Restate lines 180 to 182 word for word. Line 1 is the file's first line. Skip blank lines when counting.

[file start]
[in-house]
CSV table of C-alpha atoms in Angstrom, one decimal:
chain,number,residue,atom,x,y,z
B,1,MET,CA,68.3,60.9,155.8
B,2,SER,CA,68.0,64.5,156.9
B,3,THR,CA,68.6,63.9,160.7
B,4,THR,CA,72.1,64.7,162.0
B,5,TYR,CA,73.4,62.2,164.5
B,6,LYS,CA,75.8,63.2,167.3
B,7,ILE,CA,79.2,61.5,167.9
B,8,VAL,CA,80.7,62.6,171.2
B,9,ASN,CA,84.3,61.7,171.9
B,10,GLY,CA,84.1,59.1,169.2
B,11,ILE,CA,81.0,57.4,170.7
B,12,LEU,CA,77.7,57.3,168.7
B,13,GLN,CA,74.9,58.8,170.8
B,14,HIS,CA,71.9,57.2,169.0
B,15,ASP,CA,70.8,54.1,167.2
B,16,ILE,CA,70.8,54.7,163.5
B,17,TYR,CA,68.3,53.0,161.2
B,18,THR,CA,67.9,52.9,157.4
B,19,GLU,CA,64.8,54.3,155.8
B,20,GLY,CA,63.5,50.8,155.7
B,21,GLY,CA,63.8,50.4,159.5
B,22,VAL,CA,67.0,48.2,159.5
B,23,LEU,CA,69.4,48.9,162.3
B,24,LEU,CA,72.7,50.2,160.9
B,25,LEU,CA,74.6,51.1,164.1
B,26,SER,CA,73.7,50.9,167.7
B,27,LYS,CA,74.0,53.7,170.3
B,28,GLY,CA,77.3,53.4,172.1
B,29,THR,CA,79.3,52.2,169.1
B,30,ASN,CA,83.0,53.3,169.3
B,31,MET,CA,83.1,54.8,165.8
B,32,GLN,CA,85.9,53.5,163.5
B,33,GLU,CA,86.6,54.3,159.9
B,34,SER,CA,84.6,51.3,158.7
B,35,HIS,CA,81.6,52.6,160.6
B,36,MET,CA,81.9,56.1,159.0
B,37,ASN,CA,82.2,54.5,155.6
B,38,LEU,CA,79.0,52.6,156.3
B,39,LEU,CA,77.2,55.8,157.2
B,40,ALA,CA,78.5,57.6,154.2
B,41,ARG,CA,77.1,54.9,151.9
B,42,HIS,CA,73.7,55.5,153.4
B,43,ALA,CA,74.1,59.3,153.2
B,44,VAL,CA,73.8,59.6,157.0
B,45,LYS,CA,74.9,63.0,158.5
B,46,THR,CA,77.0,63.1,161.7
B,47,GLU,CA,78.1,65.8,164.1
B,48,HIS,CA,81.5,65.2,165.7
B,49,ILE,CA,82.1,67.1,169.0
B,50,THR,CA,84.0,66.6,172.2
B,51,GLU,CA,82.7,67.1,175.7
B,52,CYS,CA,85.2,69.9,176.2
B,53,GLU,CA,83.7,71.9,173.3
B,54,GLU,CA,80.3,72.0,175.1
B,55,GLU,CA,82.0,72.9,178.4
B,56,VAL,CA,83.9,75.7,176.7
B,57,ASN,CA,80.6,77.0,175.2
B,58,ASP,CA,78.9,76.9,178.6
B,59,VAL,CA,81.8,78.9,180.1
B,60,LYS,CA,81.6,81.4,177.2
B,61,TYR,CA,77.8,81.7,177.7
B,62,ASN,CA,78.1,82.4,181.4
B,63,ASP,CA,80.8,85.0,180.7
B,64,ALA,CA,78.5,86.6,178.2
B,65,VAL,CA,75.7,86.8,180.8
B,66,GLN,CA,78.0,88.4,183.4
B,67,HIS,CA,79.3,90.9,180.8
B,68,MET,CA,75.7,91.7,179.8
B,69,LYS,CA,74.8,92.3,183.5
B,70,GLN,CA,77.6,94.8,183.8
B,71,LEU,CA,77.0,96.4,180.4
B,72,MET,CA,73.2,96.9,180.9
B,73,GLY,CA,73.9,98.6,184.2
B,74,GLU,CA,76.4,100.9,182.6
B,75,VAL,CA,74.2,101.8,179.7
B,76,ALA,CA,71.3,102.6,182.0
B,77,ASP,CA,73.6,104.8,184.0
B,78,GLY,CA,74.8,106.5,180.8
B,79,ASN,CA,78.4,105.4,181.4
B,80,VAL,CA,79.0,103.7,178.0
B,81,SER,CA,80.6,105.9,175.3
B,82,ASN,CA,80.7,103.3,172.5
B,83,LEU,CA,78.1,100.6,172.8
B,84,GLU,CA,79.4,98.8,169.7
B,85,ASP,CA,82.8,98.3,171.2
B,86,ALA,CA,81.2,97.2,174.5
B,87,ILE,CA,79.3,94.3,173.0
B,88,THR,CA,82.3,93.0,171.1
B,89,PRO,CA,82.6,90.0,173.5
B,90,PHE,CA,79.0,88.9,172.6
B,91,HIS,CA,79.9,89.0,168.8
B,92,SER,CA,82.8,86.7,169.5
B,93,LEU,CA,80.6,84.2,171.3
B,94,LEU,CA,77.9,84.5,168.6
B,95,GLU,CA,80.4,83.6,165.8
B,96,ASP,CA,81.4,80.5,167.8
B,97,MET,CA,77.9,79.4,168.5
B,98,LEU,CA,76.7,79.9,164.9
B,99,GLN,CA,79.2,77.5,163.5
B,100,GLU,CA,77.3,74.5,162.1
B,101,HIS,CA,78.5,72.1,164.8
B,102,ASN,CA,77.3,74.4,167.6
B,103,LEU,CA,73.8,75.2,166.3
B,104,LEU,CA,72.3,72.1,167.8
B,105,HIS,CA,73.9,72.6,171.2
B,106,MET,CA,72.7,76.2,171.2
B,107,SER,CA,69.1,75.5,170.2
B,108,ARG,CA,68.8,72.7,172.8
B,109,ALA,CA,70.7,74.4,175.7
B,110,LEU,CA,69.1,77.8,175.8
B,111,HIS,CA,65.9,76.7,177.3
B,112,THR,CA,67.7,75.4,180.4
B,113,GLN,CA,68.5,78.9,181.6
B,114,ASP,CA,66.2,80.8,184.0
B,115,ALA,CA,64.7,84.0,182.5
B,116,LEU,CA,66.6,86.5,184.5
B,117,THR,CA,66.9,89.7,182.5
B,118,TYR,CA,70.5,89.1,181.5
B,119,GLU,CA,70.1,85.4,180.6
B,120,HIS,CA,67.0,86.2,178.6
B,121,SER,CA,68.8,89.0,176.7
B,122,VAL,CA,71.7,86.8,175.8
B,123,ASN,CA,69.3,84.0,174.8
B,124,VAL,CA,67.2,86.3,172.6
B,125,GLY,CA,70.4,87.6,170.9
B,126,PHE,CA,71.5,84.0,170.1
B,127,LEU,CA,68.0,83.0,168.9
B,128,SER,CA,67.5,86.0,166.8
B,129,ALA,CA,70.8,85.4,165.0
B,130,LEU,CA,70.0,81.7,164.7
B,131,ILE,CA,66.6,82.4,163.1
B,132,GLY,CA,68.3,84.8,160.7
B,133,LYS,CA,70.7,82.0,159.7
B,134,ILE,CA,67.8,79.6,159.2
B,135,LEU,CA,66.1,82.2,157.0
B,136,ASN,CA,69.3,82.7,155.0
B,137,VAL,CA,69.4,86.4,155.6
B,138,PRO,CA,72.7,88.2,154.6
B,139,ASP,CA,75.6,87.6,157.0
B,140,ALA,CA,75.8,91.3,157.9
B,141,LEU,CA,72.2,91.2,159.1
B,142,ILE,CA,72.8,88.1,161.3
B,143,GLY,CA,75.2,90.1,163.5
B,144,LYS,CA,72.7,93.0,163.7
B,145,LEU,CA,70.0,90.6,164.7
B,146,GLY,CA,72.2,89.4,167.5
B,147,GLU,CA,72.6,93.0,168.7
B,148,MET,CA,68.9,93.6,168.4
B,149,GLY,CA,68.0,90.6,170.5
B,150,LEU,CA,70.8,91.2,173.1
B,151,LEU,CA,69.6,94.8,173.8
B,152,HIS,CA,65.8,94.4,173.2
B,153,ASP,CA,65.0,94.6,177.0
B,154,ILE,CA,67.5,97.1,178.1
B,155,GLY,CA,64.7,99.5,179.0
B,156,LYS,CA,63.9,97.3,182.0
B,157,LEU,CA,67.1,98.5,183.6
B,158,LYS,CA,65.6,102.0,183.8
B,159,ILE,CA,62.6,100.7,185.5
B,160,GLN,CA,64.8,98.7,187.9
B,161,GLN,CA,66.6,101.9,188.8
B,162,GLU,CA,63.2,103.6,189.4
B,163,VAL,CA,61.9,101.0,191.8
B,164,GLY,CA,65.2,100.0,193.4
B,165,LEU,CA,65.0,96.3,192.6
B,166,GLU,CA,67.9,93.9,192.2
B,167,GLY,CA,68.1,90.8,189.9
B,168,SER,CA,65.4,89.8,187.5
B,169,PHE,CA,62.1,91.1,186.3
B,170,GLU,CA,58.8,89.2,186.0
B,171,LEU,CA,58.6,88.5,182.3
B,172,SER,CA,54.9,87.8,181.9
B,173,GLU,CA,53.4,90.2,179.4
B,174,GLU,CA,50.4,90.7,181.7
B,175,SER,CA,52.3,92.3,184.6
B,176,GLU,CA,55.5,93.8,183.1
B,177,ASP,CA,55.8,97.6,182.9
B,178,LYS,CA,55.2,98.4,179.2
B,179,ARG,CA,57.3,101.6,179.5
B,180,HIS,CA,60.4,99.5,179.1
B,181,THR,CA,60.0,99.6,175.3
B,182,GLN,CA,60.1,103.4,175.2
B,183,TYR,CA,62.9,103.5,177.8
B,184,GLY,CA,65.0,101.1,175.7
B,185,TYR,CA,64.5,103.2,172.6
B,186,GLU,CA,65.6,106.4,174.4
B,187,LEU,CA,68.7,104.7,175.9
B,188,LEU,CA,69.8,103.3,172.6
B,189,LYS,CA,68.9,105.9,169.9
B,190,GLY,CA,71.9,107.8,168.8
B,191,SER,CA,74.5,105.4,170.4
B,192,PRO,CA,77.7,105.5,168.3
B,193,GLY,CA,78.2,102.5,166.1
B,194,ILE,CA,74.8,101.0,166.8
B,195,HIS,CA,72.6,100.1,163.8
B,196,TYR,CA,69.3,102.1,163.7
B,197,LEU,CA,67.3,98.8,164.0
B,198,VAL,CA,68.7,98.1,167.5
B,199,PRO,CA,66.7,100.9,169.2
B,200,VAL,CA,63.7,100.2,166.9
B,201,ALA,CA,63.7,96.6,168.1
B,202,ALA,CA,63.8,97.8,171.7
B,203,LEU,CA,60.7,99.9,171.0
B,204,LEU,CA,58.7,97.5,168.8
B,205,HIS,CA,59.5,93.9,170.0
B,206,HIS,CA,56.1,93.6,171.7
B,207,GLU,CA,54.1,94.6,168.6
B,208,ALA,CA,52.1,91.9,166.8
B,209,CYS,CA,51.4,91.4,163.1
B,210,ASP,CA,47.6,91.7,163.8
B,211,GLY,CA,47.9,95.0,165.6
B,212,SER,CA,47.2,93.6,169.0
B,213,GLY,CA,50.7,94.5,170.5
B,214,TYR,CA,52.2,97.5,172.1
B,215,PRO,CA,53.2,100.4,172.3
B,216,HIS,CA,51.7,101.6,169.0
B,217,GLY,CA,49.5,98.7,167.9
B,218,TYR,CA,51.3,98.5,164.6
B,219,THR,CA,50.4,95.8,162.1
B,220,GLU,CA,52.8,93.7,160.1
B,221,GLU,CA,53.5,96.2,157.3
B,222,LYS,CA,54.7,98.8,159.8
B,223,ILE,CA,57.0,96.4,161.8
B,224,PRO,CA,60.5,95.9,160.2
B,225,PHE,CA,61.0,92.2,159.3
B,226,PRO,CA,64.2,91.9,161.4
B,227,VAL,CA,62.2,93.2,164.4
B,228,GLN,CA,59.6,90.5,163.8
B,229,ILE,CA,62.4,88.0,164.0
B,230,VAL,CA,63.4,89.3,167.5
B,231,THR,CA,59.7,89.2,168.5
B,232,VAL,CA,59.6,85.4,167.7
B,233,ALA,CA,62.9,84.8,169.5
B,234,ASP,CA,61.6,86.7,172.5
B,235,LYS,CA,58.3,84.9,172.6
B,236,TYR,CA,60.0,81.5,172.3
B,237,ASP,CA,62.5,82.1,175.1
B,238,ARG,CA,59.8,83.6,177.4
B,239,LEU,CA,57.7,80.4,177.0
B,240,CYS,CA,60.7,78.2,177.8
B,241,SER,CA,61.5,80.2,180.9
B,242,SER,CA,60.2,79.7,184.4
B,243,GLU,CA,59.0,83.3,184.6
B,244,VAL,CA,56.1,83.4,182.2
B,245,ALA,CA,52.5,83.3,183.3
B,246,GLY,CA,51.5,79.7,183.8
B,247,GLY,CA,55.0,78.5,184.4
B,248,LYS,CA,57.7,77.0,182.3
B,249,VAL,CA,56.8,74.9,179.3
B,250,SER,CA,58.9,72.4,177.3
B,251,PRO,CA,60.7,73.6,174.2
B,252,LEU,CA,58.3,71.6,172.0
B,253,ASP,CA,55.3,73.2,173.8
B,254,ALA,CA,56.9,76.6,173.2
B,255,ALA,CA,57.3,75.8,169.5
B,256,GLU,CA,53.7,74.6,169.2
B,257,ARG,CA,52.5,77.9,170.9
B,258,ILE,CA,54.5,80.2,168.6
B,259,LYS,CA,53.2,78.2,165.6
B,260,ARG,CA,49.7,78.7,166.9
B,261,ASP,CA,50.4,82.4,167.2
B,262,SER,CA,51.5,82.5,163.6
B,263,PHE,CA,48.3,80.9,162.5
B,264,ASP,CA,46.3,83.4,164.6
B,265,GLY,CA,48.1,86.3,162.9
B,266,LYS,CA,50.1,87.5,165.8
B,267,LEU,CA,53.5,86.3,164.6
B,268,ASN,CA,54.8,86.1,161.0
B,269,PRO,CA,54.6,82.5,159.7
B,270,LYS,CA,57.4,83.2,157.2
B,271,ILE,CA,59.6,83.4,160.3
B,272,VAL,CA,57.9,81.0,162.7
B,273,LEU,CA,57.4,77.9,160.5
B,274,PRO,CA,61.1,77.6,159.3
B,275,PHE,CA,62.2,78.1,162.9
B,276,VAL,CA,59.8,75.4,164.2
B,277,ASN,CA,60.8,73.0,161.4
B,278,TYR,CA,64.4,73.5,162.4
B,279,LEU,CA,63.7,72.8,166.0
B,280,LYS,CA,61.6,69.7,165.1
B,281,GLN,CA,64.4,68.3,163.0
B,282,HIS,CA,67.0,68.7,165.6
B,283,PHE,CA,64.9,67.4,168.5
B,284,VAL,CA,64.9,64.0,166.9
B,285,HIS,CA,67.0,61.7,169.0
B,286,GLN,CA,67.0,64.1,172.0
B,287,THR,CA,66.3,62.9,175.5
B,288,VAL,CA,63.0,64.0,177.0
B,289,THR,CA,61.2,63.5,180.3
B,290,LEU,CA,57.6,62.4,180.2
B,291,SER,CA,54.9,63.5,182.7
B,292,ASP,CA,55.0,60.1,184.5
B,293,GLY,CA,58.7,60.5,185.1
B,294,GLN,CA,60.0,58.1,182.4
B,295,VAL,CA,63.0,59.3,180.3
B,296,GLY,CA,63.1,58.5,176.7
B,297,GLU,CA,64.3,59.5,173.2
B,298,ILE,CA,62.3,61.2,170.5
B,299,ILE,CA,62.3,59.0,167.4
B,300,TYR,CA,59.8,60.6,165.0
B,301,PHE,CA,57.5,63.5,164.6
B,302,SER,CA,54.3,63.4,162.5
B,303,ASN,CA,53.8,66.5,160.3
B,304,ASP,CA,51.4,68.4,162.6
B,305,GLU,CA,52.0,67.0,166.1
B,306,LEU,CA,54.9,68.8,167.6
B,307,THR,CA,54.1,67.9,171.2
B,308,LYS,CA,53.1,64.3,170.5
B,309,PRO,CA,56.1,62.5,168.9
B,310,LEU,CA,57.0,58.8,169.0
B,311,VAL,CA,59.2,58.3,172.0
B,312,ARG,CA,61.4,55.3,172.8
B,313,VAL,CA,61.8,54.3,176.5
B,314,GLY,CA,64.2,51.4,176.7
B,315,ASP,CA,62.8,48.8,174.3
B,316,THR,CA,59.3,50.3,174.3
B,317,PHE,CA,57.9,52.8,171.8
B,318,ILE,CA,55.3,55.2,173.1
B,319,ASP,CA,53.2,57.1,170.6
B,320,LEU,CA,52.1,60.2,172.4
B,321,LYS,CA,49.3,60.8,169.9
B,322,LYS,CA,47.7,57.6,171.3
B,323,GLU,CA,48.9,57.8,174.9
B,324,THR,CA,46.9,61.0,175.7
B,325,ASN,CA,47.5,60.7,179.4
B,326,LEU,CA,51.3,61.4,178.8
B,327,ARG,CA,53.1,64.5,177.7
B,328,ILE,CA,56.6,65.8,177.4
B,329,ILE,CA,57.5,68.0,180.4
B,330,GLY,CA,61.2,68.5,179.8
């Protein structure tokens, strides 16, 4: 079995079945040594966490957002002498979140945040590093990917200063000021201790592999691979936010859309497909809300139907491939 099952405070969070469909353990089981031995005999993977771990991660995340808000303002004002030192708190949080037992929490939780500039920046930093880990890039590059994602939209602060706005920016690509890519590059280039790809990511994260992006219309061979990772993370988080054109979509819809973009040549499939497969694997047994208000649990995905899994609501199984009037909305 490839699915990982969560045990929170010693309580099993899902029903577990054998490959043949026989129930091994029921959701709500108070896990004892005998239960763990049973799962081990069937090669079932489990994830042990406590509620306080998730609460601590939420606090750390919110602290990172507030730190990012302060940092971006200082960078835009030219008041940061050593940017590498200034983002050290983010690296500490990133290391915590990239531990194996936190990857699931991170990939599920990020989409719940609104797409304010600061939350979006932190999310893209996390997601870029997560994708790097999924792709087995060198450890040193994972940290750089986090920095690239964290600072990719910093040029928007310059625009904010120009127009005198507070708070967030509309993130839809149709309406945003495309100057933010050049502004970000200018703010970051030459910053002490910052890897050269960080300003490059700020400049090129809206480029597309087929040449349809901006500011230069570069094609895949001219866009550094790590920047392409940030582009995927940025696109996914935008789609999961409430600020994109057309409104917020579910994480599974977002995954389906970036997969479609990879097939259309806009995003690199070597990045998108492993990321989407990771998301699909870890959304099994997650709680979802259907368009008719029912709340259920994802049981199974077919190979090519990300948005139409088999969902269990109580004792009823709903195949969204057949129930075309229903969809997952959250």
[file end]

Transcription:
B,177,ASP,CA,55.8,97.6,182.9
B,178,LYS,CA,55.2,98.4,179.2
B,179,ARG,CA,57.3,101.6,179.5